The Utah House approved on February 10, 2011 a bill (S.B. 35) targeting construction companies that classify individuals as owners in order to avoid paying for workers’ compensation insurance and unemployment insurance or withholding taxes.  The bill, called the Construction Licensees Related Amendments, seeks to make ineffective a tool apparently used by an increasing number of construction firms to classify individuals as owners that would otherwise be regarded as employees.  This practice allows construction firms to avoid the need to cover such “owners” under the state workers compensation and unemployment laws.

Publisher’s Note:  This bill was enacted into law.

Under the bill, an unincorporated business is presumed to be the employer of all individuals who own less than eight percent of the business.  A business can rebut that presumption with “clear and convincing evidence” that the individual “(i) is an active manager of the unincorporated entity; (ii) directly or indirectly holds at least a 8% ownership interest in the unincorporated entity; or (iii) is not subject to supervision or control in the performance of work by: (A) the unincorporated entity; or (B) a person with whom the unincorporated entity contracts.”

The proposed law would include penalties for misclassifying employees and require construction firms to file an annual ownership status report identifying individuals at the company who are owners and those classified as employees.

The Utah Senate had passed the bill with a 20% cutoff for “owners” to be considered “employees,” and the bill is now back before the Utah Senate for consideration of the amendments passed by the Utah House.  Although there has been opposition to the bill from some Republicans, the bill has been supported by legislators generally on a non-partisan basis.  Final passage, therefore, is likely.  If a final bill is passed by both Utah legislative bodies and signed by Governor Gary Herbert (R), the bill would take effect July 1.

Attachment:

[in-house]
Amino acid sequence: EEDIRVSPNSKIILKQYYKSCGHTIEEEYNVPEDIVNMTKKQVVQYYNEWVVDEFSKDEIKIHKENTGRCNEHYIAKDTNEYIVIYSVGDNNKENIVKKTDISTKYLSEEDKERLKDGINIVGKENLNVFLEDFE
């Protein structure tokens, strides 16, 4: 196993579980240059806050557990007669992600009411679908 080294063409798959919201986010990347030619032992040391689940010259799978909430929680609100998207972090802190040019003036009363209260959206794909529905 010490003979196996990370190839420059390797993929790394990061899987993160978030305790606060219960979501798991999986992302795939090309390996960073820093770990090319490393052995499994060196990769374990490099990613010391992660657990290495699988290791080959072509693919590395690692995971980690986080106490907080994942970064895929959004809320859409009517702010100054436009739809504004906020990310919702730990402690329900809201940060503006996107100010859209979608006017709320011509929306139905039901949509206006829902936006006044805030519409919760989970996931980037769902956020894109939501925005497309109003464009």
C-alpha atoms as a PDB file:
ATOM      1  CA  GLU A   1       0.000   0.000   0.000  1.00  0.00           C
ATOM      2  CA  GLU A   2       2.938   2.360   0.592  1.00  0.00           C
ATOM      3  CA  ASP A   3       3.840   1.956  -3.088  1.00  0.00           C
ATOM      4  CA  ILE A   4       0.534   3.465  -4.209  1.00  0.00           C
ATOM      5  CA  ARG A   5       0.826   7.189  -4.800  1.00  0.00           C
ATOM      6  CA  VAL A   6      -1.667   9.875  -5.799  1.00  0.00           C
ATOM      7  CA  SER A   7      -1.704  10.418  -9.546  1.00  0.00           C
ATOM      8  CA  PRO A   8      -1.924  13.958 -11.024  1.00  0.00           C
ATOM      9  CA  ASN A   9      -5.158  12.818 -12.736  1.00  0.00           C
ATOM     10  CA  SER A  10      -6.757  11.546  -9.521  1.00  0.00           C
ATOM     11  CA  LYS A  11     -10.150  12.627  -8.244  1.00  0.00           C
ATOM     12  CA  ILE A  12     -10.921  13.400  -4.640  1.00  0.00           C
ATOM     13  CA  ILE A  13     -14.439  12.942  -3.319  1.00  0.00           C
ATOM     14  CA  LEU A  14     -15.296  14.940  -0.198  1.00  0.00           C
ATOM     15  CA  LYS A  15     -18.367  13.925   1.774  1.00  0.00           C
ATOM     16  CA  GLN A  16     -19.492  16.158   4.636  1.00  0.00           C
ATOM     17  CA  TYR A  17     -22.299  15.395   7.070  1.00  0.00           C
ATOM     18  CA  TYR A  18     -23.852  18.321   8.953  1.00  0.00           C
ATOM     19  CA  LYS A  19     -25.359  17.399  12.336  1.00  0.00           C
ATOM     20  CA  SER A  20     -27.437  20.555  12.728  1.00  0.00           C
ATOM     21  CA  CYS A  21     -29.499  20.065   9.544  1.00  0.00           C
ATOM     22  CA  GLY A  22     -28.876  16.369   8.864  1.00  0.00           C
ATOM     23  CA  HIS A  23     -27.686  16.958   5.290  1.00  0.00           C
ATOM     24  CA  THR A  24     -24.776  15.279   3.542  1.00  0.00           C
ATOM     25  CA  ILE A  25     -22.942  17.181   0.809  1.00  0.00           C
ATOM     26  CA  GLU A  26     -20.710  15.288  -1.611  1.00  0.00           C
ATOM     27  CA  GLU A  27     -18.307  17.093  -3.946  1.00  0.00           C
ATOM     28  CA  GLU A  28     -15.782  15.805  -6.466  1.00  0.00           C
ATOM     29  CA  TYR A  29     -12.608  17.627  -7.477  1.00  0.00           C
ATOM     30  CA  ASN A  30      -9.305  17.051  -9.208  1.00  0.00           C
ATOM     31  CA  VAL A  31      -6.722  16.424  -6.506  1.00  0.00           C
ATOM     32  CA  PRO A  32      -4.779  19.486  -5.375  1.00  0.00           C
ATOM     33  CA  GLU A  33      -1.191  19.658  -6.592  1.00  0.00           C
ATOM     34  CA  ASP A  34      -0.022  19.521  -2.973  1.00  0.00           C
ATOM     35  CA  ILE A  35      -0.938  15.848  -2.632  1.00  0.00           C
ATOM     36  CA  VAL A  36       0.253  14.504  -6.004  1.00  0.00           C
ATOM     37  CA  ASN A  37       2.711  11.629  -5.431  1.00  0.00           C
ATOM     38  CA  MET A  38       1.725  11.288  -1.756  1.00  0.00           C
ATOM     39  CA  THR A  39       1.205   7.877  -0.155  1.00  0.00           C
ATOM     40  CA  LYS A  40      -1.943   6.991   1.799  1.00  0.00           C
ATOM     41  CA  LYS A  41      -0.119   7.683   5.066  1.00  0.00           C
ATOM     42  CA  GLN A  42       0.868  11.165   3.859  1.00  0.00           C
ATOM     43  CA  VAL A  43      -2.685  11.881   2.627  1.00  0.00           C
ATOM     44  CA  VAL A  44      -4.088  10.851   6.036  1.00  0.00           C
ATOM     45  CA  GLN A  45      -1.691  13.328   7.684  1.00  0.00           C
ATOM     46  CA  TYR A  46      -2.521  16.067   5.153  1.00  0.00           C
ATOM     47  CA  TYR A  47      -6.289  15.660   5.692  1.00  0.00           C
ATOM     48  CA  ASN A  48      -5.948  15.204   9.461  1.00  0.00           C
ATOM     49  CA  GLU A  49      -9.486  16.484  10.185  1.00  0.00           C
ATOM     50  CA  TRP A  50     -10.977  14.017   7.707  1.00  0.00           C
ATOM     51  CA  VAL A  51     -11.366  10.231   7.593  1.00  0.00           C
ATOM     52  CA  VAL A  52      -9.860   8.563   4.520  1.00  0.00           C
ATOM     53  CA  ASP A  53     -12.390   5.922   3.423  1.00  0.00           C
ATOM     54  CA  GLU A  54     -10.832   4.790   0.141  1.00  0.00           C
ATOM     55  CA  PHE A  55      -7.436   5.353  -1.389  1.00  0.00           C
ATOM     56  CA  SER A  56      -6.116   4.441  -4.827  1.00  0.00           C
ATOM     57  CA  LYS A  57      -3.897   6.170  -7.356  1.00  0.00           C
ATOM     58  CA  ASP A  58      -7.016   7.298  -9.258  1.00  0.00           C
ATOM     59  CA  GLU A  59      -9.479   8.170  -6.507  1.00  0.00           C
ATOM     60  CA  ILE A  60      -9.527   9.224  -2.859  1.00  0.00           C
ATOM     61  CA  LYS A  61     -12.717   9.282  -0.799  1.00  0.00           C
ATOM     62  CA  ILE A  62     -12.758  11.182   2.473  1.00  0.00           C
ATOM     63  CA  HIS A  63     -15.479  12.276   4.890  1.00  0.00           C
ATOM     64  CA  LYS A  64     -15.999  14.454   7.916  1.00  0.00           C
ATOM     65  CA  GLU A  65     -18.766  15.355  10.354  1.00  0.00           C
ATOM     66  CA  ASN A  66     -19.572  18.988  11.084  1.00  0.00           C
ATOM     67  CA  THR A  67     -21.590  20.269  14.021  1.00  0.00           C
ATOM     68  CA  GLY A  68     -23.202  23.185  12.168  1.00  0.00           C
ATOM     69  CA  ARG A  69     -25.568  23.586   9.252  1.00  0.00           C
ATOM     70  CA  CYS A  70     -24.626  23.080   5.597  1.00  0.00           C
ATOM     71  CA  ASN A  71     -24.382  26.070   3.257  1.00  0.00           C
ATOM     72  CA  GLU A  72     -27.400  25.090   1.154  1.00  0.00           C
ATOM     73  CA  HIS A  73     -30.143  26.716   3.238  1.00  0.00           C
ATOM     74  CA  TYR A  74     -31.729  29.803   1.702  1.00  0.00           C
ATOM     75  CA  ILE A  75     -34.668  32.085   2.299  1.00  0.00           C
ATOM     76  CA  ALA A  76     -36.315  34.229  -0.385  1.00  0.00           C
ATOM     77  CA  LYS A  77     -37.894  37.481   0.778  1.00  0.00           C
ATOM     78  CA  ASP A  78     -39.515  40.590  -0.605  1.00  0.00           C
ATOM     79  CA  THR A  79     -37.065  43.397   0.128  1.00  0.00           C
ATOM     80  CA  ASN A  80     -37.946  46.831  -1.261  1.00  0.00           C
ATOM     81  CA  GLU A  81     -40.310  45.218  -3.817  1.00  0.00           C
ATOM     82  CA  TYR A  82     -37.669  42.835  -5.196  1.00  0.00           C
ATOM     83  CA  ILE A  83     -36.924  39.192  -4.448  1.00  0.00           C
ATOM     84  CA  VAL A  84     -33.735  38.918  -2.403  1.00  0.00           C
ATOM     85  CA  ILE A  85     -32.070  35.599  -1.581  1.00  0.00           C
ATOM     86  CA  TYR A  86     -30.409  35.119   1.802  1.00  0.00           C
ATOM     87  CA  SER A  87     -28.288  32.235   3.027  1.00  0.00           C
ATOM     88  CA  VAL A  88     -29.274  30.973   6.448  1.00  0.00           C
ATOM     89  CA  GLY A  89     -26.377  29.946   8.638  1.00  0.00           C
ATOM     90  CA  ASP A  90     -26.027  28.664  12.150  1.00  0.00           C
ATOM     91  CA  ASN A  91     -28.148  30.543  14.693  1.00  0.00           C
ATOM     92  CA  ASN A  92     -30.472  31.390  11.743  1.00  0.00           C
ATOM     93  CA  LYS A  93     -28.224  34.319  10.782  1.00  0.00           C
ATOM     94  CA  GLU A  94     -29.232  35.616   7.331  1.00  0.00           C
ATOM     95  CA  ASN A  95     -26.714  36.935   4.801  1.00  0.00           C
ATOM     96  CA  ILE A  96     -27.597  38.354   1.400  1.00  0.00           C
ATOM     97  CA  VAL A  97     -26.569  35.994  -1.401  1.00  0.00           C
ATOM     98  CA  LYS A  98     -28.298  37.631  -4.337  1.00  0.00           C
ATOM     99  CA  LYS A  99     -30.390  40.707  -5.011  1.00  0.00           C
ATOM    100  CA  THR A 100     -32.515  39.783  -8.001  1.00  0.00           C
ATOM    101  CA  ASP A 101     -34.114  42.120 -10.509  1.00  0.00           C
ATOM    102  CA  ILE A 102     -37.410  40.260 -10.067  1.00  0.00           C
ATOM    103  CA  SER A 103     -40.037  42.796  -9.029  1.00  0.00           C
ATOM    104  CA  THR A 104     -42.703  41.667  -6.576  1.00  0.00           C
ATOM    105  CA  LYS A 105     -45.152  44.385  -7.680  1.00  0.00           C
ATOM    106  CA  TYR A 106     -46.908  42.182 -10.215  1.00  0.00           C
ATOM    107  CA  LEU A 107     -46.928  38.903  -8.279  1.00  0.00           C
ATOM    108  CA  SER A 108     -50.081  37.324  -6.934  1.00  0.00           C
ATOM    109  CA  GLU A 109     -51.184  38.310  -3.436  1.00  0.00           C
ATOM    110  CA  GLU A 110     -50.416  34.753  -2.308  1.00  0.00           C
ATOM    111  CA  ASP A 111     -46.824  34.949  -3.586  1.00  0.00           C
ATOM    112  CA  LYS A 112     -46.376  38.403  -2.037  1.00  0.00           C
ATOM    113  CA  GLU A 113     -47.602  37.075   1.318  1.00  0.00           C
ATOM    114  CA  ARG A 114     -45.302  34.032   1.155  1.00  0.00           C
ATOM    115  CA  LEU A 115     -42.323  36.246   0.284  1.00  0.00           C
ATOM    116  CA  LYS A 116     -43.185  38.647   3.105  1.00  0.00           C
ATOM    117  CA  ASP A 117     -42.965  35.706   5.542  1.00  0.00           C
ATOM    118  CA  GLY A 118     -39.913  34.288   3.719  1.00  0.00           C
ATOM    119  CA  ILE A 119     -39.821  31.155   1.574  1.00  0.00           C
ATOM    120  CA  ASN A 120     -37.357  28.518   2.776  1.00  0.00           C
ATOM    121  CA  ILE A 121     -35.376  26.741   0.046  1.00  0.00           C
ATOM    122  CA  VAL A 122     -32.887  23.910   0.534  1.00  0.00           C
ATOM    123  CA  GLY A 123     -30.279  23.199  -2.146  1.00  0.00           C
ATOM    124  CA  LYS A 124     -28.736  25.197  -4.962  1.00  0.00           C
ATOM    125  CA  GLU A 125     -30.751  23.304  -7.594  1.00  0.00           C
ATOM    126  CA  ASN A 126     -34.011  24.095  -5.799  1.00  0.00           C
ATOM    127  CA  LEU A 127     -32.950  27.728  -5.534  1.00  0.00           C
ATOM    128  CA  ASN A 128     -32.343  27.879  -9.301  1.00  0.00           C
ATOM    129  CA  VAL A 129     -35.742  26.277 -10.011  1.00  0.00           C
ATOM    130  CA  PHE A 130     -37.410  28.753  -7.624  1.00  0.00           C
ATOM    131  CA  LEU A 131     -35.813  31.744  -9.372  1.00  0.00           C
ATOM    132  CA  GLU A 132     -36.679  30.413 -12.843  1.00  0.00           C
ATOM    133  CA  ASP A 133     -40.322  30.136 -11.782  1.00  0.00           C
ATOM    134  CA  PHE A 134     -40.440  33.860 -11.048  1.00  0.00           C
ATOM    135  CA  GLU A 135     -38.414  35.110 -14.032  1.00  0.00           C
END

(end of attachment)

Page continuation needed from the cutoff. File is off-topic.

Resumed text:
Commentary:  This effort to challenge companies that allegedly misclassify employees as non-employees is reminiscent of the challenge in Massachusetts against a cleaning company by nominal “franchisees” who were recent immigrants and persons with limited education.  They alleged in a class action lawsuit in federal district court in Massachusetts that they were not really franchisees but rather misclassified cleaning employees who had been denied, and were entitled to damages for, lost benefits, improper deductions of earnings, and violations of minimum wage and overtime.  See Awuah v. Coverall North America, Inc., 554 F.3d 7 (1st Cir.2009).

Here, the proposed bill would eliminate “nominal ownership” in an LLC as a means to avoid payment of the costs of workers compensation, unemployment compensation, and payroll taxes for some construction workers.  Whether or not this practice is prevalent in other states, it would not be surprising if state attorneys general argued that any practice of classifying workers as nominal owners is prohibited by existing laws barring misclassification of employees for purposes of state labor, unemployment, workers compensation, and the tax laws.

Written by Richard Reibstein.